Today we honor all men and women who have served our nation in its many armed conflicts. Many of us hail from families with records of military service. My grandfather served in the Second World War, two of my uncles in Vietnam, my brother and my wife’s cousin during the early days of the wars in Iraq and Afghanistan. A distant ancestor served in the Union Army in the Civil War. War is at least as bad an experience as Hollywood depicts it. And yet at times it is unavoidable, and we owe a tremendous debt to every one of those who answer the call. That is especially true in our day, when all of our military is volunteer.
Every member of the military takes an oath to support and defend the Constitution of the United States, against all enemies foreign and domestic. It is worth noting that this is the first part of the oath; the last part is to obey orders. A textualist approach to the oath (sorry, can’t help myself) would see in that sequence that the first priority of the American military is the preservation of our constitutional order. Many openly doubt whether America is exceptional, whether it is unique among the nations. But the priority in the soldier’s oath, and our history of military subordination to civilian authority, is further proof of American exceptionalism.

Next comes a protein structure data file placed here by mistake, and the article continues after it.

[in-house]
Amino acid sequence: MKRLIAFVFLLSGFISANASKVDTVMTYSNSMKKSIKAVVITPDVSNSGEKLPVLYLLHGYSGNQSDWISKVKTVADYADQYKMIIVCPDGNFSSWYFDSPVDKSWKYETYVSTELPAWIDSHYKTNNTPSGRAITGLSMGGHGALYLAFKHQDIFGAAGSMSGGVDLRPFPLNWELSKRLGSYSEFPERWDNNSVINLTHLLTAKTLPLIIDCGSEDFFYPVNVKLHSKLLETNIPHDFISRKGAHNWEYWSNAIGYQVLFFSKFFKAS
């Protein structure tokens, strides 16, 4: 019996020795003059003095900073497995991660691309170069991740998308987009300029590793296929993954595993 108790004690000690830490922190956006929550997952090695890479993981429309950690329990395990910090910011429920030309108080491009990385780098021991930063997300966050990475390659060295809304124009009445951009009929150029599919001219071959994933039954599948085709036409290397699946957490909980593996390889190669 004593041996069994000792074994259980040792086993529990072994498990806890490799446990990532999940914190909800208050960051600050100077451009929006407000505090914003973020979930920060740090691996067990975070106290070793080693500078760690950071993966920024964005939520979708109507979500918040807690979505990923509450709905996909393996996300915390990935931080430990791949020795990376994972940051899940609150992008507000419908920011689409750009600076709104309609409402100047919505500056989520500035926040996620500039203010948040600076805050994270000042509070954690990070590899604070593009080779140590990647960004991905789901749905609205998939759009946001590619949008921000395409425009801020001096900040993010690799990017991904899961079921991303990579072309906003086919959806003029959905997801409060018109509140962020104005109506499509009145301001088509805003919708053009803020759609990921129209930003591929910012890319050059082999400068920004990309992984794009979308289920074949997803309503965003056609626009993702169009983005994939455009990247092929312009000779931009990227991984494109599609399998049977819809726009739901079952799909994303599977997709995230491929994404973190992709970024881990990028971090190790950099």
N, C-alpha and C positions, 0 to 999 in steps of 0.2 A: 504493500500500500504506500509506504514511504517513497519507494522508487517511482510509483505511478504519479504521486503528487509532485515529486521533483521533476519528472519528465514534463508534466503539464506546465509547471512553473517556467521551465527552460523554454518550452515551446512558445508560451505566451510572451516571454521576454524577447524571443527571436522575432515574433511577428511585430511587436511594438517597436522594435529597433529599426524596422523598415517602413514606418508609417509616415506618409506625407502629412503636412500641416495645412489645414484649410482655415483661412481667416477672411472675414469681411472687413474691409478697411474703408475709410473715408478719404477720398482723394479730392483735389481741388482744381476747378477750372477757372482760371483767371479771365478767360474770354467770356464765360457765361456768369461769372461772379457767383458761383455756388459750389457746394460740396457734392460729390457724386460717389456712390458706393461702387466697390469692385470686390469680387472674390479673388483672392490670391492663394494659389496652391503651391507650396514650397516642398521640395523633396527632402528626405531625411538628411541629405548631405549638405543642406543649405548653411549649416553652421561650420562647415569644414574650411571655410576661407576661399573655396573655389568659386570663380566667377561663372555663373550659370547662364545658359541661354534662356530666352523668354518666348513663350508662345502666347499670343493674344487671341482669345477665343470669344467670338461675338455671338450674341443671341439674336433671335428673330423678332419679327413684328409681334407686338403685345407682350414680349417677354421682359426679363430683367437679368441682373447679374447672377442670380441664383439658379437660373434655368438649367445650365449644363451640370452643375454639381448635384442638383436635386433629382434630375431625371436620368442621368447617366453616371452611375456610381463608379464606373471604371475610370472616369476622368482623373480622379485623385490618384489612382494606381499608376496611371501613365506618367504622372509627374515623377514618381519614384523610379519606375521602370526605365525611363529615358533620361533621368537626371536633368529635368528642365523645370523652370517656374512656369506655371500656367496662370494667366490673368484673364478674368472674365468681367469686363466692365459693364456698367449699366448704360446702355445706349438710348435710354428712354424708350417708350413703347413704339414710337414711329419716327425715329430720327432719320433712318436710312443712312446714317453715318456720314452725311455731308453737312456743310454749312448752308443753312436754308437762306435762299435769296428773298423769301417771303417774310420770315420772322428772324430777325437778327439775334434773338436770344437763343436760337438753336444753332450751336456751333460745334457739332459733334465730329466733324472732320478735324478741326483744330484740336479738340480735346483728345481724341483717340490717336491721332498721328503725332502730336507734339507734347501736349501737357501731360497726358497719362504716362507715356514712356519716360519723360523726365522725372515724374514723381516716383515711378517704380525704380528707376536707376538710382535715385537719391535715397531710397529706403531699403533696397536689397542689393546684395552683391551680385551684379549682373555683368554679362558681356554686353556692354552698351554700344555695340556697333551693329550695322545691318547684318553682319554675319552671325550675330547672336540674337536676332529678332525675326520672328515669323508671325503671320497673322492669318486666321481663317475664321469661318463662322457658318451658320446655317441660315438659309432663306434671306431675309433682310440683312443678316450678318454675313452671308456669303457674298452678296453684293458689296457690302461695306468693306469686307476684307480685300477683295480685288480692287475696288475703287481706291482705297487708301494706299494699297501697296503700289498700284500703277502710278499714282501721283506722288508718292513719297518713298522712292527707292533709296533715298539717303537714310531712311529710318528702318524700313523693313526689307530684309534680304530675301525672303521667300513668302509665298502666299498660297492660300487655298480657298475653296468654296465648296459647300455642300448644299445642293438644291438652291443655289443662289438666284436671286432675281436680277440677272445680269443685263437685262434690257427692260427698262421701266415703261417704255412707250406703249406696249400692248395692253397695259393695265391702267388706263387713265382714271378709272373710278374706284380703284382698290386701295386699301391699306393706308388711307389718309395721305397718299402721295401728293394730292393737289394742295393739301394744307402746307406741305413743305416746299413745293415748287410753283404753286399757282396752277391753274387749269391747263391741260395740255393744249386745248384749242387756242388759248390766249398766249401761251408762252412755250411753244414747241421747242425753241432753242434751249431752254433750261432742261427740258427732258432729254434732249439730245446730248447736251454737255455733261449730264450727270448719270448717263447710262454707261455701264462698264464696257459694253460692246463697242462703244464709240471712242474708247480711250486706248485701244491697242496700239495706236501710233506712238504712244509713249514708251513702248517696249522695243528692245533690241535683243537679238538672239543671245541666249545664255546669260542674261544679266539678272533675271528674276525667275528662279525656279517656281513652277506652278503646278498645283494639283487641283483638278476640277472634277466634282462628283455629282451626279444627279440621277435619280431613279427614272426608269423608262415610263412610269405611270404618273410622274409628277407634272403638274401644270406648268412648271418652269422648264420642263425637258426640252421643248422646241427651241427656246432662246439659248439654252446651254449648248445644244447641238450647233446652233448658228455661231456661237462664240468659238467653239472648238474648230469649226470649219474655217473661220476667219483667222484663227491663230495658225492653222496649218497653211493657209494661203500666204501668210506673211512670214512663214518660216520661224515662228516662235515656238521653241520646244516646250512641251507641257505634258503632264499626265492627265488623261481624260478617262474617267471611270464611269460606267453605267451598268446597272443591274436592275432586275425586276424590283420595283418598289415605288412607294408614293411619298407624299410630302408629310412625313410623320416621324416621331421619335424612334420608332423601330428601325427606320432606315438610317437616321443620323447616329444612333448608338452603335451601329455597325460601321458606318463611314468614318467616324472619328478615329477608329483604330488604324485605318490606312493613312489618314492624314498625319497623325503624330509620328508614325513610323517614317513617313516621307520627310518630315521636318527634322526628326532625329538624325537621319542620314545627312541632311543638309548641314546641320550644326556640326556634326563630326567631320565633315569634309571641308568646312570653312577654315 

We celebrate Veterans’ Day not only with gratitude for the service of so many of our fellow Americans in defense of our nation, but also with the knowledge that America’s military has never, in our 240 year history, intervened in our elections or been an independent force in our politics. Few nations in history could boast this. Yet it is an almost undoubted reality of American life, so true that few of us even stop to marvel at it.
This legacy is also one that we owe those who have served us in uniform. Thank you all, and Happy Veterans’ Day.